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December in the lumber business used to be relaxed and subdued – with traders off for the holidays, snowflakes slowing jobsites, mills taking maintenance downtime, and dealers paring inventories to save on taxes. Well, that didn’t happen in 2020 and 2021 was a “rinse and repeat”! As Aerosmith sang in the mid-70’s: “it’s the same old story, same old song and dance, my friend”.

Just when we thought our primary supply chokepoint had narrowed to EWP products, our industry has spun out of control in numerous areas.  Demand for Southern Pine is overwhelming supply – prompting panic buying and steep price hikes. OSB and plywood prices have shot up due to acute supply shortages and transportation issues. Various hardwoods, trim boards and mouldings jump in and out of availability as buyers switch to species and profiles they can get their hands on.

My first reaction was the same as yours, “Oh No, Not Again!”  How do we help our builders manage their budgets and schedules with this kind of unpredictability?  And how can our team maintain sanity and morale as we chase ghost materials all day and constantly have to deliver unwelcome news (“No, I don’t have any material to sell you”, “No, I don’t know when our supplier’s truck will arrive”, and “No, I’m not joking, that is the real lead time”).  I guess we’ll take supply issues over a lack of demand (like 2009), but these challenges and stresses are real and take their toll.

So, what have we learned these past two years to help us navigate 2022 with (perhaps) more wisdom and peace?  Here is our Top 10 list (what is yours?):

  1. Plan ahead – keep asking about current lead times and get in each line early.
  2. Promise only what you can control and deliver –  We’ll share what our vendors tell us, but we can’t deliver until it shows up at our yard.
  3. Long-term relationships matter – especially in times of shortages and allocation. Dance with the one that brought you.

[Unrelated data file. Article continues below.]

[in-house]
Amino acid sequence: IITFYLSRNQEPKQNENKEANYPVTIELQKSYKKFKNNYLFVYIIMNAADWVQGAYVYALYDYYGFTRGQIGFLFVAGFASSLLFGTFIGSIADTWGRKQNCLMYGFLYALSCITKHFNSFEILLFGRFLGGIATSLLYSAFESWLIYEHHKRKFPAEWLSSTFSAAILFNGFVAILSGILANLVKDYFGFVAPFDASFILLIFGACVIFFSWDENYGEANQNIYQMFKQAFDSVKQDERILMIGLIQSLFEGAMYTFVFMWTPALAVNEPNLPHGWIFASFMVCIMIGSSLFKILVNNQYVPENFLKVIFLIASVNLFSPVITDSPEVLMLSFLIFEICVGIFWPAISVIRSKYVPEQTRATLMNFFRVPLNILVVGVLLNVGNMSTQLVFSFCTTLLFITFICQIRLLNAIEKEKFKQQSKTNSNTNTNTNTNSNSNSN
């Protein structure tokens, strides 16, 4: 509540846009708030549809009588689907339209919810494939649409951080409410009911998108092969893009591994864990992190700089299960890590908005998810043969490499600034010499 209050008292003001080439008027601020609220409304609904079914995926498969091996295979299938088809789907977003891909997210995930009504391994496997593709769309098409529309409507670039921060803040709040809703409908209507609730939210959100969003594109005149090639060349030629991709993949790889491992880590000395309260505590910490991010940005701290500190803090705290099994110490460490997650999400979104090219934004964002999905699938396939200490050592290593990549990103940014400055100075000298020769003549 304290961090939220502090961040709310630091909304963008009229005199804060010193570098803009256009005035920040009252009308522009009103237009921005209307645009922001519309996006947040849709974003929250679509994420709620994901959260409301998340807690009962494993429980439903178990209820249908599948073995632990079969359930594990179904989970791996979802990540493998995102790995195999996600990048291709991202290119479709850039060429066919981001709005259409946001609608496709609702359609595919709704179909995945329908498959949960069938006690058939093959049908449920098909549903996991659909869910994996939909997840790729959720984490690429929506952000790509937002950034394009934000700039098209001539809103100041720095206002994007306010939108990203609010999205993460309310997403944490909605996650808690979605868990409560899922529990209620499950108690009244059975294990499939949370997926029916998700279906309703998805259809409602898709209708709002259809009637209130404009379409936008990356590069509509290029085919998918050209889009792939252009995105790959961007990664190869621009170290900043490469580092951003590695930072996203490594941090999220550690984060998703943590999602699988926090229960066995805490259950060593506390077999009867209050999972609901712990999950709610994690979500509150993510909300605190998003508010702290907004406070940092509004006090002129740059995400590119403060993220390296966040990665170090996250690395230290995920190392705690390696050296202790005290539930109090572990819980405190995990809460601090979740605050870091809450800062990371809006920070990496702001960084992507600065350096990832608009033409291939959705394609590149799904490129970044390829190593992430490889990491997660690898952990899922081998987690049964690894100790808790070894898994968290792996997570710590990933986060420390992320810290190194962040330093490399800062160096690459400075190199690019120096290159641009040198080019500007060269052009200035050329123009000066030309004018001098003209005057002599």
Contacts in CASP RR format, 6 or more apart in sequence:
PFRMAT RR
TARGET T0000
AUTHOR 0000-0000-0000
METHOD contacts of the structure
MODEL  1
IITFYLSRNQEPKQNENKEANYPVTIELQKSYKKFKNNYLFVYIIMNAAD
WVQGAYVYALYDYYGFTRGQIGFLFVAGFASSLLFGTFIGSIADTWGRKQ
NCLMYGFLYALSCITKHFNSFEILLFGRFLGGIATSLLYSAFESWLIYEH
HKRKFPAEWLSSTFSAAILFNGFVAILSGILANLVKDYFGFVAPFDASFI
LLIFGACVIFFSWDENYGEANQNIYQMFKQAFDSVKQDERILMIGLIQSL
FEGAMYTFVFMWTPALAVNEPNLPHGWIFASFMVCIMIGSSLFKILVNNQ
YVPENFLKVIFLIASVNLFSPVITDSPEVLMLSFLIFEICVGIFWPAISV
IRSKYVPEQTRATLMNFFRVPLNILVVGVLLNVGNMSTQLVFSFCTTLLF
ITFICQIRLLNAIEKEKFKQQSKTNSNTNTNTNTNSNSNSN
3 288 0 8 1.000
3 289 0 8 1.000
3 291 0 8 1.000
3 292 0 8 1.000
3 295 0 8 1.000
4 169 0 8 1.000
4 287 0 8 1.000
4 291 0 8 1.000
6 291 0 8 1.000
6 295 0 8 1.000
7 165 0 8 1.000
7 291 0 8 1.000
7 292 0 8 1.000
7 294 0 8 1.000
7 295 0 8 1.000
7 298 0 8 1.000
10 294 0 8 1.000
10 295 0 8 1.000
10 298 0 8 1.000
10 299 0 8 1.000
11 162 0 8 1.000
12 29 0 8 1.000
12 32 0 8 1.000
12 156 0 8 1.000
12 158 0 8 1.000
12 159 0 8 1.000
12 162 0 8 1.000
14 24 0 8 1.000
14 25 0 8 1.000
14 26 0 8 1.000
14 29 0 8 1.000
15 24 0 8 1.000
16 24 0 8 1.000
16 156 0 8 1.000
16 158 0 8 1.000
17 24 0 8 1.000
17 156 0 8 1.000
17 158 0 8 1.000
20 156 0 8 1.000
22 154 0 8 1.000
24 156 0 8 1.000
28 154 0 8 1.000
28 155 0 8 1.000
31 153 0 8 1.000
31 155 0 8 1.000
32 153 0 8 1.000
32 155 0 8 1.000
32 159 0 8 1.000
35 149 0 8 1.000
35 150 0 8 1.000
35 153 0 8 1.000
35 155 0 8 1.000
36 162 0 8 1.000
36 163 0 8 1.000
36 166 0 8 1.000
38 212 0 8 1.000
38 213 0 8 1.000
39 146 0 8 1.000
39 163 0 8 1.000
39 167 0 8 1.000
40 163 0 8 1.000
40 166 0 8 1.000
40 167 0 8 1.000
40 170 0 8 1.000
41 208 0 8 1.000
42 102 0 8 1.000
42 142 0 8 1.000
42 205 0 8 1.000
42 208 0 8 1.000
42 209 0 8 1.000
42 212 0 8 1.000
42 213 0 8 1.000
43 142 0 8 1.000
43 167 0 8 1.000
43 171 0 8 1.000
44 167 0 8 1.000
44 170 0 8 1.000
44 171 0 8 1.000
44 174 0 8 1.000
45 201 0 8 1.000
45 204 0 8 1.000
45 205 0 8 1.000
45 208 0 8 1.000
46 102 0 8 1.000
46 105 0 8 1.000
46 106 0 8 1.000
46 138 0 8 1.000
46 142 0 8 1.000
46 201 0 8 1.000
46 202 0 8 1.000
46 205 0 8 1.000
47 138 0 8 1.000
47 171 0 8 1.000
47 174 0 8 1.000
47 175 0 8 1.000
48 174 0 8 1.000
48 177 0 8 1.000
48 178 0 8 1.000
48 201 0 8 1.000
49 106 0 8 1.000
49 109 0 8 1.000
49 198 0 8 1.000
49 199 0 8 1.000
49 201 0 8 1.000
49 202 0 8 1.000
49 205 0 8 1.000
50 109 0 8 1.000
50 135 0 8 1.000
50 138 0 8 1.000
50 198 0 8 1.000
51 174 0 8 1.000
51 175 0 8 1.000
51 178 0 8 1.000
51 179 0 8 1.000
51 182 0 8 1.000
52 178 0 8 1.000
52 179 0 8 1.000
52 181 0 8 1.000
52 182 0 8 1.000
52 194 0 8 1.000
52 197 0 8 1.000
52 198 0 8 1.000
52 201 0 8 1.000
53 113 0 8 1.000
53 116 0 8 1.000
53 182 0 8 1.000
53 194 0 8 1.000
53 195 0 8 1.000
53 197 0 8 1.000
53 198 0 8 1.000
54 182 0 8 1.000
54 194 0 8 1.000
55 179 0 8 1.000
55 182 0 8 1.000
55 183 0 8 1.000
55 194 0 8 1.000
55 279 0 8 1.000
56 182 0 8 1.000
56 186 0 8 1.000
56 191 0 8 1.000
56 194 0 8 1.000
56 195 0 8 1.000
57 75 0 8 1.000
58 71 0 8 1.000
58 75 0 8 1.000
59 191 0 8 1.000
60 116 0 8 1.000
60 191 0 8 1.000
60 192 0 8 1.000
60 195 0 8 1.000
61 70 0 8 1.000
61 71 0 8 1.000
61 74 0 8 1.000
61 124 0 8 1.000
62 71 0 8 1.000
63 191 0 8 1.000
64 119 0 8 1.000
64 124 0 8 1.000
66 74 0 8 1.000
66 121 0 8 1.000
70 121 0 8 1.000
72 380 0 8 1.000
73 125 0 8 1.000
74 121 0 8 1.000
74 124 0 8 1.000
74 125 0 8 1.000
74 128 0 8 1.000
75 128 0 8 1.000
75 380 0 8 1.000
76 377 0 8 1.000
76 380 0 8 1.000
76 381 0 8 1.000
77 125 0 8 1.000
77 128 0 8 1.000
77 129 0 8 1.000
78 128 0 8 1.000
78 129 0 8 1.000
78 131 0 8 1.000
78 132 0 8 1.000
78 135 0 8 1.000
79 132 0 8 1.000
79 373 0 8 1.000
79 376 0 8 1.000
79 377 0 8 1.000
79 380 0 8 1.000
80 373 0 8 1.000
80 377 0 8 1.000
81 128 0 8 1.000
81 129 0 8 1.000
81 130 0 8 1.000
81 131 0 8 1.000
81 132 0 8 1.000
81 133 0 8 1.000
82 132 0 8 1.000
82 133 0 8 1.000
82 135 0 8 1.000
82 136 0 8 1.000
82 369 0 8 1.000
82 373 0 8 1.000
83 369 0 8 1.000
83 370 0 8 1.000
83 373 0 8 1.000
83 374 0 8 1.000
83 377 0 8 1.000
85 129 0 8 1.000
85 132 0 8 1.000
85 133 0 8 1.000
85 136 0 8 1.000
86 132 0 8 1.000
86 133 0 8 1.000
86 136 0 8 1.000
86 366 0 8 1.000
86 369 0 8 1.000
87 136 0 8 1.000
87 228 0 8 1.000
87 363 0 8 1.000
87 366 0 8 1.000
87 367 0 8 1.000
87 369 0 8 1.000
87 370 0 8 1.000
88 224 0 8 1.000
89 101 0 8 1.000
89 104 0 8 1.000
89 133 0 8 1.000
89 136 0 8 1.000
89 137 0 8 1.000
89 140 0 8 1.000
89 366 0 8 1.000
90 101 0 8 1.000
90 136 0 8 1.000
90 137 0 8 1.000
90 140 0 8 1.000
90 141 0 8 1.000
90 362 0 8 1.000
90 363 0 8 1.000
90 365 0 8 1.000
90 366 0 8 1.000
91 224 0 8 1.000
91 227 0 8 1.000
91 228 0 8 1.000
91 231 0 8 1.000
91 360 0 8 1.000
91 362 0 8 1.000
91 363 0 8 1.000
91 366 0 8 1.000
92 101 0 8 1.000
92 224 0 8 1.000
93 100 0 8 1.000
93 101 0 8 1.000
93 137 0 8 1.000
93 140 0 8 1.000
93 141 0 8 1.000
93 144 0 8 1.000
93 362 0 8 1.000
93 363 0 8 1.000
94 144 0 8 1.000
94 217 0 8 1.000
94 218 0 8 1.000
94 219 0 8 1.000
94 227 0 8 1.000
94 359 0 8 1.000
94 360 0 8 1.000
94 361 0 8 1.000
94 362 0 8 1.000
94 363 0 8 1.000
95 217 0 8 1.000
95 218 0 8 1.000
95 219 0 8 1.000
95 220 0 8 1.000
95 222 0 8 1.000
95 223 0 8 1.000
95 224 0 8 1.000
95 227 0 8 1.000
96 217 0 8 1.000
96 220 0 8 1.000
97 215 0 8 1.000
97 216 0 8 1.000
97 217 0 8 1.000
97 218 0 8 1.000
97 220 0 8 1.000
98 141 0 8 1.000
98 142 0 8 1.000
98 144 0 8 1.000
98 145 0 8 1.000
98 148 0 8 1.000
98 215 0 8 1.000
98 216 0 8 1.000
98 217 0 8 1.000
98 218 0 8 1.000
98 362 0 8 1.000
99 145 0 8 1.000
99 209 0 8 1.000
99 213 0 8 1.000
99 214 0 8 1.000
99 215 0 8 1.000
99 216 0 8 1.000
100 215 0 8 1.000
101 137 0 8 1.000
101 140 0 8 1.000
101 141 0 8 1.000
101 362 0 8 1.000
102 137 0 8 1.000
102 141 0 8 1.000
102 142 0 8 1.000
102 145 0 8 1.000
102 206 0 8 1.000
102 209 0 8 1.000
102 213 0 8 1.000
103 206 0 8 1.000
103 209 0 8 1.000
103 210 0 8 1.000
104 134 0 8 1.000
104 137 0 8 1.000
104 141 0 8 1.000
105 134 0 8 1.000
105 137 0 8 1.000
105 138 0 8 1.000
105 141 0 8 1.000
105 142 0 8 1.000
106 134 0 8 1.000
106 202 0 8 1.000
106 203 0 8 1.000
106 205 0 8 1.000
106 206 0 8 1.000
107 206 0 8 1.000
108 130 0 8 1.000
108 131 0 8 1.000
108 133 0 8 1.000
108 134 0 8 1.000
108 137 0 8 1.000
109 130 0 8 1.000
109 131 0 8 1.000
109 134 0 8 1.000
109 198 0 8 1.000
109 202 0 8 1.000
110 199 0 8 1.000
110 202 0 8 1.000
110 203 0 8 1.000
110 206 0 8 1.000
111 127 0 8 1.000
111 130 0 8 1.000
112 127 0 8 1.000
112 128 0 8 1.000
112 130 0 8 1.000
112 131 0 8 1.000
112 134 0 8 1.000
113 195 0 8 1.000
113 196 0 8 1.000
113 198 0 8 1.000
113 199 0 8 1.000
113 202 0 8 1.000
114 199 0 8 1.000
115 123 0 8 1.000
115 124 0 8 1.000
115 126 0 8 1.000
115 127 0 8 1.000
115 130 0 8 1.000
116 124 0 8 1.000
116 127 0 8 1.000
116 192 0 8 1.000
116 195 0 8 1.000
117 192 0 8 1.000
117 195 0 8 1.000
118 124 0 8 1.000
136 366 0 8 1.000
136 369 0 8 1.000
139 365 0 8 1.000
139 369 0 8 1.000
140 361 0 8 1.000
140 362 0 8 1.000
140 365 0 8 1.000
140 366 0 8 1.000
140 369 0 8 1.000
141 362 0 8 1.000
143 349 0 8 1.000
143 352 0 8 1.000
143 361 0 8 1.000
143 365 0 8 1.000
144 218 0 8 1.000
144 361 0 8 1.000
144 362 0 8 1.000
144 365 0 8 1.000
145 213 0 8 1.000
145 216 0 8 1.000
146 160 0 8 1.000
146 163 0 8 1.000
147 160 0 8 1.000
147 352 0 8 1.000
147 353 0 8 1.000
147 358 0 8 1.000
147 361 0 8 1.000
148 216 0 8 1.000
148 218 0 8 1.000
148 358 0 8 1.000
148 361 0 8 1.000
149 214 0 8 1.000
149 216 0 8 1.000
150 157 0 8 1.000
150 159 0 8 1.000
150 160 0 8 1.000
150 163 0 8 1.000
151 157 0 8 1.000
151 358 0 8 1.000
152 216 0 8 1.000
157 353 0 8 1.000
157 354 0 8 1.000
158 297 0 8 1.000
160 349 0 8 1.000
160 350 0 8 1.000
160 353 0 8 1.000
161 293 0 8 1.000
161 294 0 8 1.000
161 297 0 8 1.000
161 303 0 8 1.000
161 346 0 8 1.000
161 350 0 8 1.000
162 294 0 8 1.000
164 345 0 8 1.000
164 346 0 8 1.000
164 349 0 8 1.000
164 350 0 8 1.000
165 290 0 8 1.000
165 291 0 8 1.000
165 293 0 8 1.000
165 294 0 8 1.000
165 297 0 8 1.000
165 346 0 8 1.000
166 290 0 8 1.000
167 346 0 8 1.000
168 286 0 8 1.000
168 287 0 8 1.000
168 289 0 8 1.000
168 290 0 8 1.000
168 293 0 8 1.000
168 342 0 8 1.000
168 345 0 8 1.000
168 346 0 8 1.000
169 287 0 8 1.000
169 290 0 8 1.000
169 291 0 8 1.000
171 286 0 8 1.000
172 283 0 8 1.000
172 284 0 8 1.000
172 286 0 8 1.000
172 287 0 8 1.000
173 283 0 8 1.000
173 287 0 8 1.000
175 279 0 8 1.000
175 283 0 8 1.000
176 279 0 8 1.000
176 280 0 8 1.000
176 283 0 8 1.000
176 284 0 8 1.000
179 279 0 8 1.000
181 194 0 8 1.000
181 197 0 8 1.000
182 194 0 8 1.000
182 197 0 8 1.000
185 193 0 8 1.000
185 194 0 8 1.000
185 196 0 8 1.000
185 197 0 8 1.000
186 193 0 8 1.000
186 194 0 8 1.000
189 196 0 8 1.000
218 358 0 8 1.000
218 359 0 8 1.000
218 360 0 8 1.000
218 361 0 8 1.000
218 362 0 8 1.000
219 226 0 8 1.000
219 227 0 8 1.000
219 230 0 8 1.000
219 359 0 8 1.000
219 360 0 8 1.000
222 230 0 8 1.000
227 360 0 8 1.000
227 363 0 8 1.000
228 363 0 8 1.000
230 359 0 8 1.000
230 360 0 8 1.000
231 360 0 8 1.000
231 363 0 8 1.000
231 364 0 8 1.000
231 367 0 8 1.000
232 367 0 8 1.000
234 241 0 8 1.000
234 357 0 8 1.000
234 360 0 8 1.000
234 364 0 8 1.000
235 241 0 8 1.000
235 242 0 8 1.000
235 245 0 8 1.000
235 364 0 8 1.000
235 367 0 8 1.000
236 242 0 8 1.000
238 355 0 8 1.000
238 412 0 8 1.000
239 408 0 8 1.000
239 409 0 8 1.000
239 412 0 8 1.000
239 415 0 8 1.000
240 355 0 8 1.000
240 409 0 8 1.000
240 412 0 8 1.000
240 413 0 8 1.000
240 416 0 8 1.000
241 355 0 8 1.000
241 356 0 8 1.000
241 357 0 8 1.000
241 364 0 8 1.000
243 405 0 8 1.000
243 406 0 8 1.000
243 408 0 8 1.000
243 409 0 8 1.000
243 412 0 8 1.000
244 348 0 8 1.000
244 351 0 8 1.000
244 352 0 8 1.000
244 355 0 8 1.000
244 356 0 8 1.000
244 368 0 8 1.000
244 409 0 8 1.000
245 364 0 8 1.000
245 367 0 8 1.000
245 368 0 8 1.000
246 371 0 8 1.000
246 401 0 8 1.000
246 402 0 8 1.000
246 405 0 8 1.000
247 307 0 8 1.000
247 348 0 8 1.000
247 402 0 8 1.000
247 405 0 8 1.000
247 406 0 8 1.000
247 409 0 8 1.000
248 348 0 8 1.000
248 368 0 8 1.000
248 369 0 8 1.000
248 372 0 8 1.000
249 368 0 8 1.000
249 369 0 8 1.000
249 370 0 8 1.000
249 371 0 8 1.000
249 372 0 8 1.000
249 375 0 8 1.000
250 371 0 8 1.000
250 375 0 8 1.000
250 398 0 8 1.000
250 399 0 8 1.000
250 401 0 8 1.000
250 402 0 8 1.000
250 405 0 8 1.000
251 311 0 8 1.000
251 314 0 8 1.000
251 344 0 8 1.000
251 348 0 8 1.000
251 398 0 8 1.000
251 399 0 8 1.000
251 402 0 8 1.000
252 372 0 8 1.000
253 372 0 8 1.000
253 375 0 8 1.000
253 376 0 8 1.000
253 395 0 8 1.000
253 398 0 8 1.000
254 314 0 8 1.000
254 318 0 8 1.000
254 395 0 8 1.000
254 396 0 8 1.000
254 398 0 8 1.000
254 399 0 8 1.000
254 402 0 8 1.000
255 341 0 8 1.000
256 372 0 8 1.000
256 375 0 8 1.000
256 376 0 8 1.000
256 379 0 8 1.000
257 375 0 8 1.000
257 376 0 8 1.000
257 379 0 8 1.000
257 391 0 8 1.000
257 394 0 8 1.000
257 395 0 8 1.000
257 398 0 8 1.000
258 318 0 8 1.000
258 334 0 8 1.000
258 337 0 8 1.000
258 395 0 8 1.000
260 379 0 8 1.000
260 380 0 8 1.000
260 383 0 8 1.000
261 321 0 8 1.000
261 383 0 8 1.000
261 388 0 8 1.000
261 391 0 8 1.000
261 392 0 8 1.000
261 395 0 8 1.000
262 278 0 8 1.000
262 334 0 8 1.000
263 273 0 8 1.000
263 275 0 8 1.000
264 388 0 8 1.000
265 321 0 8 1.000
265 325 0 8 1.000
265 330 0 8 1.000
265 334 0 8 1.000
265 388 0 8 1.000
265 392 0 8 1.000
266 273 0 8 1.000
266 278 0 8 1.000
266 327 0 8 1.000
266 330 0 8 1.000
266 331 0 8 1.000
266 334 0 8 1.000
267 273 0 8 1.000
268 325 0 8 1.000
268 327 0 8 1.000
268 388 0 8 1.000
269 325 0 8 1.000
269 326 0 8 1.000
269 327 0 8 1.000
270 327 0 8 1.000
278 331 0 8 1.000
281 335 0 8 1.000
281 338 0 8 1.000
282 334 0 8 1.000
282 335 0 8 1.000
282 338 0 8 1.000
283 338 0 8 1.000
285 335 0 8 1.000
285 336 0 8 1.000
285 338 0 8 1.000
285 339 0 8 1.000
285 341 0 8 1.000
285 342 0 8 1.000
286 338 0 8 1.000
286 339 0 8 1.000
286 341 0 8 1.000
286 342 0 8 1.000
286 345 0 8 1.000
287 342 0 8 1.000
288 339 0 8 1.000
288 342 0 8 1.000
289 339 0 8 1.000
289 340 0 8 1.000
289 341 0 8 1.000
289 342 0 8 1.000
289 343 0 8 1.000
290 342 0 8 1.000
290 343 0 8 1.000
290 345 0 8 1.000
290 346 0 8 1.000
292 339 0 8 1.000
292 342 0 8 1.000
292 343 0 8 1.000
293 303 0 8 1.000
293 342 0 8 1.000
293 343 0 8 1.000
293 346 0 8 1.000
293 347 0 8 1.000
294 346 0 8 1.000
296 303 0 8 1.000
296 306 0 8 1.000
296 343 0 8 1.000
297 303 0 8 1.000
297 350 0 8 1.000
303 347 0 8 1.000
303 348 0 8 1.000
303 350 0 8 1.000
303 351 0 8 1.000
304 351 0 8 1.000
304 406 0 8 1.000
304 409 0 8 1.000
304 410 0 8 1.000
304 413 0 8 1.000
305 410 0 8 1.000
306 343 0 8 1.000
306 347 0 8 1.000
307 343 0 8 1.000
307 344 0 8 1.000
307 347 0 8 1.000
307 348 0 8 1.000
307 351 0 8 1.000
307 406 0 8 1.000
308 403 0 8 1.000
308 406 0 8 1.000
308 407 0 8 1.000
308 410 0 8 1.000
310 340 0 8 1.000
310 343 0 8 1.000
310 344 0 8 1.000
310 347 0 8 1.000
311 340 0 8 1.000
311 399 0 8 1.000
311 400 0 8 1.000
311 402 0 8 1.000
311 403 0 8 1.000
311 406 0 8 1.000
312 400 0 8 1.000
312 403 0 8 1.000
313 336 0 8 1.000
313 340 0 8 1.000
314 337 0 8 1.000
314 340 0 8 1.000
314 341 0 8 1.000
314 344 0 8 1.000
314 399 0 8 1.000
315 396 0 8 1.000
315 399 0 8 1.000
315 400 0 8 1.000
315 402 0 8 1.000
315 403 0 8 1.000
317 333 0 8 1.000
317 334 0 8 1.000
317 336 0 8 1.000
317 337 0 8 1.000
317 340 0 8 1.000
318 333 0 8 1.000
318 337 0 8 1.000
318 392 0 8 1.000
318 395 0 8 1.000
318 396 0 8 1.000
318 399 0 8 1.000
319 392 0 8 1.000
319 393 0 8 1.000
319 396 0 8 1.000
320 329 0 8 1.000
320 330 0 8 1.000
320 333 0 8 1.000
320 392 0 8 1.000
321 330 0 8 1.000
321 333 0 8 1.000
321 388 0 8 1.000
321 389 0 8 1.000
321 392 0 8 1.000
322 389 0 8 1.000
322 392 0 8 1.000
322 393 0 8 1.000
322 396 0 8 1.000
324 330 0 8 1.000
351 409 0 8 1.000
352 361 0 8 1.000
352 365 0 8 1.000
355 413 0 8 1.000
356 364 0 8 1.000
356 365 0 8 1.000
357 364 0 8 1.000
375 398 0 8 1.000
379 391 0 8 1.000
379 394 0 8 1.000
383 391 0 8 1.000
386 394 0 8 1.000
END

4. Don’t assume anything – Surprises are so frequent they should no longer surprise us.
  5. Less price sensitivity – it disappears when product is not available (as long as interest rates stay low and money keeps flowing).
  6. Sell what we have, use what will work – where possible be flexible about switching to other products or species.
  7. Build downtime into your build schedule –  Extended build times have opportunity costs, impacting builder profits and customer expectations.
  8. Some products are simply not available – regardless of how much we plead or are willing to pay.
  9. The Favor Chip – Most chips for special treatment have been cashed in, so customers should prepare to wait in line with everyone else.
  10. Hold on loosely – One more classic rock reference, courtesy of .38 Special: – “Just hold on loosely, but don’t let go, if you cling too tightly, you’re gonna lose control”.

One of our lumber buyers, Todd Born, adds another reminder that “patience is a virtue”.  It is indeed, but what a painful virtue to acquire!  Thank you for your continued patience and support as we row these rough waters together.

Please let us know how we can help make it smoother for you.  That is certainly our desire, and to the extent possible and in our control, we will do our best for you and your customers.  May 2022 be a very blessed and healthy year for you, your family and your business!

All of our companies and people are committed to serving you well and helping you Build to Last.

Dave Reichert
Davis-Hawn Lumber
Davis-Hawn Architectural Millworks
Lynn Floyd Architectural Millwork
Architectural Carpentry Materials